Looking ahead to new missions, building upgrades and delivering on promises

U.S. Army Engineering and Support Center, Huntsville
Published Jan. 28, 2015

Huntsville Center Commander Col. Robert Ruch led off a Jan. 23 town hall sharing praise he’s received from leaders across USACE and the Army, and looking ahead at work coming to the Center as a result of successful project delivery time after time.

“To get thanks at a time when you’re not expecting it tells you what people think about us,” Ruch said, relaying a call early that morning from Brig. Gen. Donald (Ed) Jackson Jr. in Afghanistan. The conversation about metering with the soon-to-be Army Corps of Engineers’ Deputy Commanding General for Military and International Operations ended with an unexpected thank you to the entire Huntsville Center team.

During the town hall held at the University of Alabama in Huntsville’s University Center, Ruch weaved in his priorities for 2015: support the fight, deliver on promises and be a better place to work.

“I may be the first commander ever in Huntsville who talked about slowing down a little bit,” Ruch said.

New missions continue coming along fast and furious – and some are coming back around – like in Iraq, he said. The Center has been asked to perform work for Jordan, New Zealand, Angola, Albania and Kazakhstan, and Ruch said he expects more missions supporting Transatlantic Division.

“If we have to slow down a little bit to get resourced to make sure we are able to deliver on our promises, then we need to do that,” he said. The nearly 100 percent cost-reimbursable organization has a very entrepreneurial spirit, with innovative program managers who are continually developing new projects, identifying potential customers, ensuring fellow USACE districts are informed and working together with the districts to achieve viable solutions for customers.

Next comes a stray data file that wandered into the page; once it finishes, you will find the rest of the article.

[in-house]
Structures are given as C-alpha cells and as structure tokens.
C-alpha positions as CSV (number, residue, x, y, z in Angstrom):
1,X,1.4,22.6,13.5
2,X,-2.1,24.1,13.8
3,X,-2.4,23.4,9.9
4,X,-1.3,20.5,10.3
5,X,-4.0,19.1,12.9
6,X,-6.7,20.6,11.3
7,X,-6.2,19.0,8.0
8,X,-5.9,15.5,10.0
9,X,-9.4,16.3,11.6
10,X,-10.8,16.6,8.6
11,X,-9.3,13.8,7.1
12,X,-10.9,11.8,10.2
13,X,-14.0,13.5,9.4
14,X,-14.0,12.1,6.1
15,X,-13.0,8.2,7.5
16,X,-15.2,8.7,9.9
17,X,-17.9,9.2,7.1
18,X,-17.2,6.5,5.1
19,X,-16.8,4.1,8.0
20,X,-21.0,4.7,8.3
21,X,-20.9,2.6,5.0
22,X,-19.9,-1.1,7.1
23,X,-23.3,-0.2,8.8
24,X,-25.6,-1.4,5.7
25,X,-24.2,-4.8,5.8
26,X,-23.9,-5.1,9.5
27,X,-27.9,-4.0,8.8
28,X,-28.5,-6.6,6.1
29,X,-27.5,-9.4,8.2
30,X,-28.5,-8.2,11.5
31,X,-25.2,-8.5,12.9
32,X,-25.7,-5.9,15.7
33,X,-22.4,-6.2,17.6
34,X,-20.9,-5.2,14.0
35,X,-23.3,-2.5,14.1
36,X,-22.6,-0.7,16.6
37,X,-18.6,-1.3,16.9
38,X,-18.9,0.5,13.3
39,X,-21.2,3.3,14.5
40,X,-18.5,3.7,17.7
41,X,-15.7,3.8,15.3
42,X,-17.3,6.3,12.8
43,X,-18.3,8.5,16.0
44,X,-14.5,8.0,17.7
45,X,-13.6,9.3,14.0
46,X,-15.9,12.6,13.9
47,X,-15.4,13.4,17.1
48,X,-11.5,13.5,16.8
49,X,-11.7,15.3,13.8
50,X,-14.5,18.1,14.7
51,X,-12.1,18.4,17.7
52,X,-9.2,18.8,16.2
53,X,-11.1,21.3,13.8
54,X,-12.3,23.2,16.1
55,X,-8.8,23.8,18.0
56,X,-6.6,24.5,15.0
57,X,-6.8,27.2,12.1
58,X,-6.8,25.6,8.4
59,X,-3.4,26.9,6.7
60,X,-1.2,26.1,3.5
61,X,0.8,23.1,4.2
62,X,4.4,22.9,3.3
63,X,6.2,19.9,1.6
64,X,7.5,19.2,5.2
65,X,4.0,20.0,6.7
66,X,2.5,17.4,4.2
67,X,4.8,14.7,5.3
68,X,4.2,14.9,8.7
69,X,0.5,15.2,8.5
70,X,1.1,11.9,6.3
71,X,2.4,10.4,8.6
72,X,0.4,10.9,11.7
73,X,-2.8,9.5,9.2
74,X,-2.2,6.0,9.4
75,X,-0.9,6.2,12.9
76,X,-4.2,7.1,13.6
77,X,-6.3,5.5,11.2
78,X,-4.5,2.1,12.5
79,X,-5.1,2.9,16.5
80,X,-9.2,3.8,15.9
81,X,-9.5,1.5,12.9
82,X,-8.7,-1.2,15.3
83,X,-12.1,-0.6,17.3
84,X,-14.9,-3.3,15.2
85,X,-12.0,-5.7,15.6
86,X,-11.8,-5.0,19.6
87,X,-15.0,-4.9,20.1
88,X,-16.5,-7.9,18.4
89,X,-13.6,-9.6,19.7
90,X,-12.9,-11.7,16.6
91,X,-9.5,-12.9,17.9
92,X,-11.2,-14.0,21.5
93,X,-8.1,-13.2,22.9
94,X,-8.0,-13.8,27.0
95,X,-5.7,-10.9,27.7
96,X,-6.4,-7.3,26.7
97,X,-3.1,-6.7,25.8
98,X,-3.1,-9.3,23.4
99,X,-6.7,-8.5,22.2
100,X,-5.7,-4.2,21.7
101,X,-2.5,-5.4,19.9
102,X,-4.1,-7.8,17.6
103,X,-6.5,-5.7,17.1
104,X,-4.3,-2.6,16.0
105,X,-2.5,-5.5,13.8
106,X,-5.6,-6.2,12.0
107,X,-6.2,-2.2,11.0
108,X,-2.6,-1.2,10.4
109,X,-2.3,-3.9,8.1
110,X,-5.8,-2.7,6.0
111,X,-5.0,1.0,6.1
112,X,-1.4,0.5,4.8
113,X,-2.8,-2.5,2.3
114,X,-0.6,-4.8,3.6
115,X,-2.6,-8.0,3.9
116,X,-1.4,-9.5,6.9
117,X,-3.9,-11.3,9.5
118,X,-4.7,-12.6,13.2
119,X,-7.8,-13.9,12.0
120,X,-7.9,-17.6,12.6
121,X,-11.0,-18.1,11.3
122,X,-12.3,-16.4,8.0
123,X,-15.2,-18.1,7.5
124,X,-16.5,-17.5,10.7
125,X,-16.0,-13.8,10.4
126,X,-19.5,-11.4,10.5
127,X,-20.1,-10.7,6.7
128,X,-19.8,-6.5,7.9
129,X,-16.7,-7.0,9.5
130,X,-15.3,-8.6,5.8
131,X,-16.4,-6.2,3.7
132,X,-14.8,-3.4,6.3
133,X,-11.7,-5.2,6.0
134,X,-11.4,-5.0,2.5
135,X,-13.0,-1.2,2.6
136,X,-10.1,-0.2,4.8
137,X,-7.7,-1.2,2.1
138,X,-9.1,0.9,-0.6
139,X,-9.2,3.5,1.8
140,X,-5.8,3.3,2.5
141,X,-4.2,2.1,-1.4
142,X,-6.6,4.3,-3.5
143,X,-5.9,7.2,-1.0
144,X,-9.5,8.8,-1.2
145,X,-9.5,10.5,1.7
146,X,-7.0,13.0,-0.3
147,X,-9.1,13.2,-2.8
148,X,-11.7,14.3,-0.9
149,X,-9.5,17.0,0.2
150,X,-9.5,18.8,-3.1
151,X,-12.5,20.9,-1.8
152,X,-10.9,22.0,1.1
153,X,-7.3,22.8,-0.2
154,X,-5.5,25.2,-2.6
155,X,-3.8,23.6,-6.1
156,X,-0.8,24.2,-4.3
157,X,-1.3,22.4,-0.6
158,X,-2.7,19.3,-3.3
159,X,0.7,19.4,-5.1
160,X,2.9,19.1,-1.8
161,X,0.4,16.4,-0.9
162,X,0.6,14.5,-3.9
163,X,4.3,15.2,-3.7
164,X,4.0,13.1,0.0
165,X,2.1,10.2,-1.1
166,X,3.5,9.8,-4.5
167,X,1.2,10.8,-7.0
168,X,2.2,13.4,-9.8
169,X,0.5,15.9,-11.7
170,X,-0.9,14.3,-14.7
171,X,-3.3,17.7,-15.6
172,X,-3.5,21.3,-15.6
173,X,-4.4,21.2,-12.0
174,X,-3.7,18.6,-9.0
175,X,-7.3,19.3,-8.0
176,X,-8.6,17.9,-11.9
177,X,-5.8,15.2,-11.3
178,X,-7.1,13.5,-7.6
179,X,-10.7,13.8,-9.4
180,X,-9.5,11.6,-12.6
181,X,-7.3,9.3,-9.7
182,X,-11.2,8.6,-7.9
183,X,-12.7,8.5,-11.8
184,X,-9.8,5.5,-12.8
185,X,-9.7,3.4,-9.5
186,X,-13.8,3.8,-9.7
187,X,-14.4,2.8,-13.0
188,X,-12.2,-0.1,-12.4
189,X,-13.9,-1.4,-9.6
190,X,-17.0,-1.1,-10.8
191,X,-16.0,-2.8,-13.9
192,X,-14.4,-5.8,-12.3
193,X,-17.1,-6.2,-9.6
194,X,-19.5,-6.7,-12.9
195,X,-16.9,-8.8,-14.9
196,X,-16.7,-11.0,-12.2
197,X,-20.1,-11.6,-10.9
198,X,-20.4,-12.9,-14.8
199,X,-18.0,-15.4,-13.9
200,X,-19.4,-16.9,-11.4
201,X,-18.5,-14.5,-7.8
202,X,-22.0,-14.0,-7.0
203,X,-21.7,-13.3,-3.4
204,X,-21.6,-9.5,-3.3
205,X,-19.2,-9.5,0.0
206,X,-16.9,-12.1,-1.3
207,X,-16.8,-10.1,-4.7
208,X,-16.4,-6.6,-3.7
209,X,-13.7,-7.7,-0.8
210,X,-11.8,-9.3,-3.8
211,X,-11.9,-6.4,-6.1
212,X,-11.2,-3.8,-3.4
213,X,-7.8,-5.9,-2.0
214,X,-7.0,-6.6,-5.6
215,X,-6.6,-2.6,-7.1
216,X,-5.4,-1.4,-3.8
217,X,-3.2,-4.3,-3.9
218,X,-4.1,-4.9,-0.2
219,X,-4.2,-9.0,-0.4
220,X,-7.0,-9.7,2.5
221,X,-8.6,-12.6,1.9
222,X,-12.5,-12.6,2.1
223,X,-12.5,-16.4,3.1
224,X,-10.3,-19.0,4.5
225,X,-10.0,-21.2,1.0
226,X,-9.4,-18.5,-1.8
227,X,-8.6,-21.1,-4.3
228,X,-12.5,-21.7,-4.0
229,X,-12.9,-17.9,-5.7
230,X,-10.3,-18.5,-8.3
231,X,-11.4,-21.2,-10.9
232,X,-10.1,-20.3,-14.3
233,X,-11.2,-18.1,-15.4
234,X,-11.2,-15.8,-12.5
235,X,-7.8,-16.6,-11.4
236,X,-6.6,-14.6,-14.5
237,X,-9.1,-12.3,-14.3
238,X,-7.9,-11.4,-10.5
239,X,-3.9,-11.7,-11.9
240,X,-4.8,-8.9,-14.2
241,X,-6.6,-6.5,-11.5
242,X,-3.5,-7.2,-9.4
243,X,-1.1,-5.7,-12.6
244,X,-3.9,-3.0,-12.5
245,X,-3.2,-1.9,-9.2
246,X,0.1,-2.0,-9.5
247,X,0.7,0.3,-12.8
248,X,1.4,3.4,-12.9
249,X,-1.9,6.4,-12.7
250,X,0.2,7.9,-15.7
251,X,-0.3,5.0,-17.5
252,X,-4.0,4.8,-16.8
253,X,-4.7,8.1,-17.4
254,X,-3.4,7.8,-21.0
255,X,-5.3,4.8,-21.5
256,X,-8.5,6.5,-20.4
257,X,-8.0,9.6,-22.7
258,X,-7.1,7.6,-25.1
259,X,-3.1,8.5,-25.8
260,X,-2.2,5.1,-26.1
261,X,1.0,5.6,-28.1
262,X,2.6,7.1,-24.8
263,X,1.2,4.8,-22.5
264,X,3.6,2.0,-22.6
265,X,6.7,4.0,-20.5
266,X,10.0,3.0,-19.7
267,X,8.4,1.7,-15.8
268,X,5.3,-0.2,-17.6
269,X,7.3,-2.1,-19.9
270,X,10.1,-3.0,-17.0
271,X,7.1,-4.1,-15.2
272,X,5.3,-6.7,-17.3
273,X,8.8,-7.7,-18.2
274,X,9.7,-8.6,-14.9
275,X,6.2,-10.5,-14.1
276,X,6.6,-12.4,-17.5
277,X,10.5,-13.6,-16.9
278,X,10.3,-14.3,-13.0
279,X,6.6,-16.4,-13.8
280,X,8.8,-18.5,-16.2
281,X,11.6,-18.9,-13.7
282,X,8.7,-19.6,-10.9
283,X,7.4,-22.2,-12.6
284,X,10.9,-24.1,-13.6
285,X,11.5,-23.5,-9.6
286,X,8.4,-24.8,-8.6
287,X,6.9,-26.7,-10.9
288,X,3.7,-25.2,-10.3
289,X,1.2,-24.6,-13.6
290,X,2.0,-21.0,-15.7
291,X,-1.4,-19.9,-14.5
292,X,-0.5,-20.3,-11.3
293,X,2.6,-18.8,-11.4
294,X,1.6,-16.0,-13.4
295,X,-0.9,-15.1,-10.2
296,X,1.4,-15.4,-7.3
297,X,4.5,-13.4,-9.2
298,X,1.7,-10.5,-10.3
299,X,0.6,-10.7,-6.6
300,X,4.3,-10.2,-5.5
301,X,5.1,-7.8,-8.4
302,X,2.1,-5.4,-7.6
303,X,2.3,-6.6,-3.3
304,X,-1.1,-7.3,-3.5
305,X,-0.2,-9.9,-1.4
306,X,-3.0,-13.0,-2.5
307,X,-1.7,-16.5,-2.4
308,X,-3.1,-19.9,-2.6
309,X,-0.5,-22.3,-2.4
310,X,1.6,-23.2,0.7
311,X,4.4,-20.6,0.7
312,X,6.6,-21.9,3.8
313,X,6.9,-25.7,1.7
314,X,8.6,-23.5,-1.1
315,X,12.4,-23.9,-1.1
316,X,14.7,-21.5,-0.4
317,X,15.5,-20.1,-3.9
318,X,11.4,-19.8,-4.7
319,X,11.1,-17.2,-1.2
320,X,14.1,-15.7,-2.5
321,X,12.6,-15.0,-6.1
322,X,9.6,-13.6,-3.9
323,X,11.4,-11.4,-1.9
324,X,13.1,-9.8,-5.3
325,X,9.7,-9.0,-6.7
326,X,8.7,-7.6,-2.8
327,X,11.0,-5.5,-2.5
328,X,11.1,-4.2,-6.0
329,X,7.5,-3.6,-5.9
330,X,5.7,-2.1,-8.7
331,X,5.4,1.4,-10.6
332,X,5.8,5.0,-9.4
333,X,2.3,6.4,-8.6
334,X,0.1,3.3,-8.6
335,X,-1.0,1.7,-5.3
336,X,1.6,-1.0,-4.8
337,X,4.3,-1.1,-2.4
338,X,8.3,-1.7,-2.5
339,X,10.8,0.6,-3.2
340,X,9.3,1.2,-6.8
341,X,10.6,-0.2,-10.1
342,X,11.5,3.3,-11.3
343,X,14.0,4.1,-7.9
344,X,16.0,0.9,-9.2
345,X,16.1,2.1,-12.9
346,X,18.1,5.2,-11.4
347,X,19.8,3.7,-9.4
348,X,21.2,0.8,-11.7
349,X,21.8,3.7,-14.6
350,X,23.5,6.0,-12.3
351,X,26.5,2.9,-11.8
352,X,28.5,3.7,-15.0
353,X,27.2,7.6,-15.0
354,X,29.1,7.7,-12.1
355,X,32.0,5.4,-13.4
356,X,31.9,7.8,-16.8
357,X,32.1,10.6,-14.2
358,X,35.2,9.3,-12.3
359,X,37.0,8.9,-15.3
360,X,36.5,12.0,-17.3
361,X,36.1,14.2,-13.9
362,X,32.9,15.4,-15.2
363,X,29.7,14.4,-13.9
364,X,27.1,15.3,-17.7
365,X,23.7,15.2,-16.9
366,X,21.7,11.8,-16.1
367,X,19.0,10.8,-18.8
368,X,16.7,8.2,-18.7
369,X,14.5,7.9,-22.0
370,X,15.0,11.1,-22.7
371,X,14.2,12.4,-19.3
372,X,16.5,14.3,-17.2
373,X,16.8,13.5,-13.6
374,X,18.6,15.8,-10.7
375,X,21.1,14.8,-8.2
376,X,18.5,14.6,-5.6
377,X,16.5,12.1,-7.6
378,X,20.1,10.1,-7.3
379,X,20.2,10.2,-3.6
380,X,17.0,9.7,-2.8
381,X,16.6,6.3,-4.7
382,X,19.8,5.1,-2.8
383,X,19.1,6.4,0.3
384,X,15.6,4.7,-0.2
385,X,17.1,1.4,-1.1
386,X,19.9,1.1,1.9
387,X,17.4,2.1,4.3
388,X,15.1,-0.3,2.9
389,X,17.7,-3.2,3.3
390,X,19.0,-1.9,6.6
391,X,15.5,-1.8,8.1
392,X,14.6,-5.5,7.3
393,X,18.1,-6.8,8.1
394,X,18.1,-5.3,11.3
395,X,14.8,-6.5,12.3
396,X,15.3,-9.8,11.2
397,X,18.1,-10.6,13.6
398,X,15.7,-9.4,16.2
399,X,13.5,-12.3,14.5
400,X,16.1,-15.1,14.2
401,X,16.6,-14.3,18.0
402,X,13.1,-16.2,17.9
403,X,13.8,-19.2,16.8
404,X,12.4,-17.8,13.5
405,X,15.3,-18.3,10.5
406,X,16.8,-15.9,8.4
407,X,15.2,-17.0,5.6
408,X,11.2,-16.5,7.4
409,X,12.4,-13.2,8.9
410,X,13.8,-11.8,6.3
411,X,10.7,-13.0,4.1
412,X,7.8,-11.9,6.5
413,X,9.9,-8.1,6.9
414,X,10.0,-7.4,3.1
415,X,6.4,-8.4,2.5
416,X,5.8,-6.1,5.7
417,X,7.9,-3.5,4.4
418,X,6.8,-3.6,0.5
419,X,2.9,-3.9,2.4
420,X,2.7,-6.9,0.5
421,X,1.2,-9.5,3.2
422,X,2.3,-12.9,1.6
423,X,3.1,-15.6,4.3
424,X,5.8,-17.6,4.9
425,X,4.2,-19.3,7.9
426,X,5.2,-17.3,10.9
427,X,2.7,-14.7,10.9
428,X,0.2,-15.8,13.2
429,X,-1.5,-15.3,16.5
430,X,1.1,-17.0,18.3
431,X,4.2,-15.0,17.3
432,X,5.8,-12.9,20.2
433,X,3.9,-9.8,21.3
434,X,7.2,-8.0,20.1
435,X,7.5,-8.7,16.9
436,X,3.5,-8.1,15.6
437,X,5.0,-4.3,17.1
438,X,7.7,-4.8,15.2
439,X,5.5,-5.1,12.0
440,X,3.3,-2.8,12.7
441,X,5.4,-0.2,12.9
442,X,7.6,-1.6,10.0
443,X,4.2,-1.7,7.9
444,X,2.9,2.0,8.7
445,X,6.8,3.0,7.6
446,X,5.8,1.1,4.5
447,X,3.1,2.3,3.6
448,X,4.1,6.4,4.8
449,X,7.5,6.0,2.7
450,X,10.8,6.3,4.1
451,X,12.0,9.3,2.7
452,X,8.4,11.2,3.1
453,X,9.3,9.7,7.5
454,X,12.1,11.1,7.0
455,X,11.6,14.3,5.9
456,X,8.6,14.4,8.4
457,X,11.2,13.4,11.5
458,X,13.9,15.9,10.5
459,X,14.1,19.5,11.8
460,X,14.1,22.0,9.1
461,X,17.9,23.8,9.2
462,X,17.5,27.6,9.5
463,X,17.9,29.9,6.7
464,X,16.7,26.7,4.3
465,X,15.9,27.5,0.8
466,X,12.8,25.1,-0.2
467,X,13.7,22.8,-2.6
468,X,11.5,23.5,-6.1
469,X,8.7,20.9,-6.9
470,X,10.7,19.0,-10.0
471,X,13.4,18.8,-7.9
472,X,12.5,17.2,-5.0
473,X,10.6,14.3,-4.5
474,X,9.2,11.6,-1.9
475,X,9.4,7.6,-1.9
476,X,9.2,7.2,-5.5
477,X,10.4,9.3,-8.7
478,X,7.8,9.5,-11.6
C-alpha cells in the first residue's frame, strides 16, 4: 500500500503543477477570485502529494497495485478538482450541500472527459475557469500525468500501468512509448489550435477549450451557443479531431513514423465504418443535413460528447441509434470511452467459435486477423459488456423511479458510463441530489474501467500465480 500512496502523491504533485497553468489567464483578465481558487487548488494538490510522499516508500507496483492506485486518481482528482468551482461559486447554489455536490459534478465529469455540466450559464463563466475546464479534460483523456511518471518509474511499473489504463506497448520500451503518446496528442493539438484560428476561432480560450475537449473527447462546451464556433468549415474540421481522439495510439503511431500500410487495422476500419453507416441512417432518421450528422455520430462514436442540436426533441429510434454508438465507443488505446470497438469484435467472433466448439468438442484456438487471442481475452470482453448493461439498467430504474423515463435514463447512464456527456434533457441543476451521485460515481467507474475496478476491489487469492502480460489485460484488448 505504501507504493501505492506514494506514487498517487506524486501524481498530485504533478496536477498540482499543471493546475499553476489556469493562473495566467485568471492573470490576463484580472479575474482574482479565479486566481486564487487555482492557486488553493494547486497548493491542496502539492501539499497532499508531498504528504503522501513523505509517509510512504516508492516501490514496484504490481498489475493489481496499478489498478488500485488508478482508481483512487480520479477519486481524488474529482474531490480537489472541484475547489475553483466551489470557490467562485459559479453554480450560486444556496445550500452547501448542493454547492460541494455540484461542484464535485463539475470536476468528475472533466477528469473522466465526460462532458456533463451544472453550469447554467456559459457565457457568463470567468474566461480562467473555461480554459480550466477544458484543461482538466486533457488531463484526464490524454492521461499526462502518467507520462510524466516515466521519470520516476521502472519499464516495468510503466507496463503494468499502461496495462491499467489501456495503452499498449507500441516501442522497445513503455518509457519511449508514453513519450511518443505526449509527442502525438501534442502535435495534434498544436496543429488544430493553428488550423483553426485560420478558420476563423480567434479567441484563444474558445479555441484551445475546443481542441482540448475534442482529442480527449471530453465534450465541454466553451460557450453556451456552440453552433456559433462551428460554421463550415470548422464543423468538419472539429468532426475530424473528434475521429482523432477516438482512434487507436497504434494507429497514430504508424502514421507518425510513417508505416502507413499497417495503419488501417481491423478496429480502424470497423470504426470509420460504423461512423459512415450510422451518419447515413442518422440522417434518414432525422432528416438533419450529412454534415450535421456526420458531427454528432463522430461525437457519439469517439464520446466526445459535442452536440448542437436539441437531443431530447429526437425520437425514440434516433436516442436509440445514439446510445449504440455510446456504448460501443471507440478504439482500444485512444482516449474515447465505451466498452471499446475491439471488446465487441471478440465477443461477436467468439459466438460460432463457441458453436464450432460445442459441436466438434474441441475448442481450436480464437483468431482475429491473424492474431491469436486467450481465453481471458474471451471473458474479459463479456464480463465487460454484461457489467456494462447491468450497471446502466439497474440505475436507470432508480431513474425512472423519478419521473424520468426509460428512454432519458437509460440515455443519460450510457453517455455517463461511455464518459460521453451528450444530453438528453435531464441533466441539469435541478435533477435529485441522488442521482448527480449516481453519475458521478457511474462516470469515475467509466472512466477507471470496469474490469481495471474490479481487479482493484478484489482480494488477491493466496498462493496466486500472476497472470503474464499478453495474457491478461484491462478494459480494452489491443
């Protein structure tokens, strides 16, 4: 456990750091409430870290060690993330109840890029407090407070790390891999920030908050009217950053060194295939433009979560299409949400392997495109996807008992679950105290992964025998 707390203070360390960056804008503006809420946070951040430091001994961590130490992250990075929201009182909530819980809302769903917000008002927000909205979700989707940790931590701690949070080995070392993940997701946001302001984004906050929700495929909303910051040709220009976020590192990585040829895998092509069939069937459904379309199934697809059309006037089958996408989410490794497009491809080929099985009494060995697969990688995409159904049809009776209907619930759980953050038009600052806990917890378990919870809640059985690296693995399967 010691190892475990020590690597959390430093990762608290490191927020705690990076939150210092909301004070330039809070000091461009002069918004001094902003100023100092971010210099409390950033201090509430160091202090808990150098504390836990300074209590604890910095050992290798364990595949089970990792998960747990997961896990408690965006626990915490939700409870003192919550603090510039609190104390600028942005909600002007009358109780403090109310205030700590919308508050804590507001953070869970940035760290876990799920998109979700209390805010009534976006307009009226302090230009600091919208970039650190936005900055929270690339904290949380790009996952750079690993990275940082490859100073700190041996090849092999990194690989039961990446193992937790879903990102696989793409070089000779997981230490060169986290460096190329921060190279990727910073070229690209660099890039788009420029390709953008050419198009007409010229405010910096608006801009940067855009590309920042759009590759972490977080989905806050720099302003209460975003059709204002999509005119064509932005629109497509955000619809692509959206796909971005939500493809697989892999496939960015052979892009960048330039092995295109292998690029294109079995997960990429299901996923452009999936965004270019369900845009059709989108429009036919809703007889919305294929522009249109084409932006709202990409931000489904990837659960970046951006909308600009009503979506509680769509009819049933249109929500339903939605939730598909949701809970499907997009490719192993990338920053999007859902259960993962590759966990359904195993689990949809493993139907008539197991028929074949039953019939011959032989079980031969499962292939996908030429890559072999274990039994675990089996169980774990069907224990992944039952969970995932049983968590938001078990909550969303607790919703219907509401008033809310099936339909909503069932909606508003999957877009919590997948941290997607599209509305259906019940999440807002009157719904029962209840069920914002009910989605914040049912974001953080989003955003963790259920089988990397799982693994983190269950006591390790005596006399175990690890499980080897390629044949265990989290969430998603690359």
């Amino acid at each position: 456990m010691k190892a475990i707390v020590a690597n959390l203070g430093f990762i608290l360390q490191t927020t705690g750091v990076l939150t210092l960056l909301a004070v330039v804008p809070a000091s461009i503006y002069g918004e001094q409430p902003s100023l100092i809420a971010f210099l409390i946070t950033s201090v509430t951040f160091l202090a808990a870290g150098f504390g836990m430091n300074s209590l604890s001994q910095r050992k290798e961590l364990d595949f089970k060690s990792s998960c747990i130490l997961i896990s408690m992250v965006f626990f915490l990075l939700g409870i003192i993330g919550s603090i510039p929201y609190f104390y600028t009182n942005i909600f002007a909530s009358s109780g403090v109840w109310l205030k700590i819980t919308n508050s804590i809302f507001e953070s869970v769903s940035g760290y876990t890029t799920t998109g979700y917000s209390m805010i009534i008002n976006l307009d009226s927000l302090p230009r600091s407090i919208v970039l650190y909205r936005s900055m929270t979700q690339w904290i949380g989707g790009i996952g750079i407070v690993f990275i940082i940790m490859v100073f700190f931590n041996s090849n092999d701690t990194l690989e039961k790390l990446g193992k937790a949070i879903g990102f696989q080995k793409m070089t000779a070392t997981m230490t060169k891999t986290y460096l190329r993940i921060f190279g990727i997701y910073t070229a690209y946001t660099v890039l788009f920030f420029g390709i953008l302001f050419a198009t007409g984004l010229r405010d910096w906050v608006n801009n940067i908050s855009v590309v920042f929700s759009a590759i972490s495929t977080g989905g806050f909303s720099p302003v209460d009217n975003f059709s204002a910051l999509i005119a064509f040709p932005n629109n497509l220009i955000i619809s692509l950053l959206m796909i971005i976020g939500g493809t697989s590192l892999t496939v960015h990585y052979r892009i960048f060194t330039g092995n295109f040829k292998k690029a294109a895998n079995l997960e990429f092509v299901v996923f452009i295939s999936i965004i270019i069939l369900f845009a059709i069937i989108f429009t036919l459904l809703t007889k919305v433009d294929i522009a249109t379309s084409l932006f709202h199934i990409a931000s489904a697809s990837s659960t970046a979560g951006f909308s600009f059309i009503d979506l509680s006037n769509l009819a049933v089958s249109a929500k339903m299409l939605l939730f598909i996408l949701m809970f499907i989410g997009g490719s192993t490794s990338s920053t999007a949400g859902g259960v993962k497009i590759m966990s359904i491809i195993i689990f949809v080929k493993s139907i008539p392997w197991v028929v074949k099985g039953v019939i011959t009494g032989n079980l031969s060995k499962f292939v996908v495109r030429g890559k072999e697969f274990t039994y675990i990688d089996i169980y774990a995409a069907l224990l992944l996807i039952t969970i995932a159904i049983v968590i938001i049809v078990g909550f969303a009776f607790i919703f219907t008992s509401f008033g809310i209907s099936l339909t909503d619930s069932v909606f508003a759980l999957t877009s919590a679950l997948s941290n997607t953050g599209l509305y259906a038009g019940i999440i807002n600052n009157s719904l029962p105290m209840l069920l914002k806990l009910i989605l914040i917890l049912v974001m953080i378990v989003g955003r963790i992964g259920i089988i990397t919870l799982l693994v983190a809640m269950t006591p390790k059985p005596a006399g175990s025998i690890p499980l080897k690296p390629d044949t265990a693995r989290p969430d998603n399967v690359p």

While the Center achieved record success in 2014, Ruch cautioned, “If we don’t deliver on the promises we’ve made” the customers won’t keep coming back.

It is equally important to keep Center employees engaged in meaningful work and have a professional environment, Ruch said, discussing the Center’s 2014 climate survey. Ruch said he read about 1,000 individual survey comments to get a better understanding of employee satisfaction and morale.

Maintaining a positive climate “goes back to making sure we are taking care of resources; everybody here is a resource, and if you’re not happy and you don’t know where you’re heading in your career, you’re likely to go someplace else.”

Ruch ended the town hall responding to employee questions about upcoming building renovations, annual performance awards, use of the fitness center and cafeteria, teleworking, career development opportunities and support for the center’s activities association.

The Center, which will remain in its current location for at least the next five years, is conducting a requirements analysis through the summer to determine the needs of every directorate and small office and develop a course of action for updating workspaces and common areas of the 20-year-old building.

“This is a great place to work, but we can all make it better.”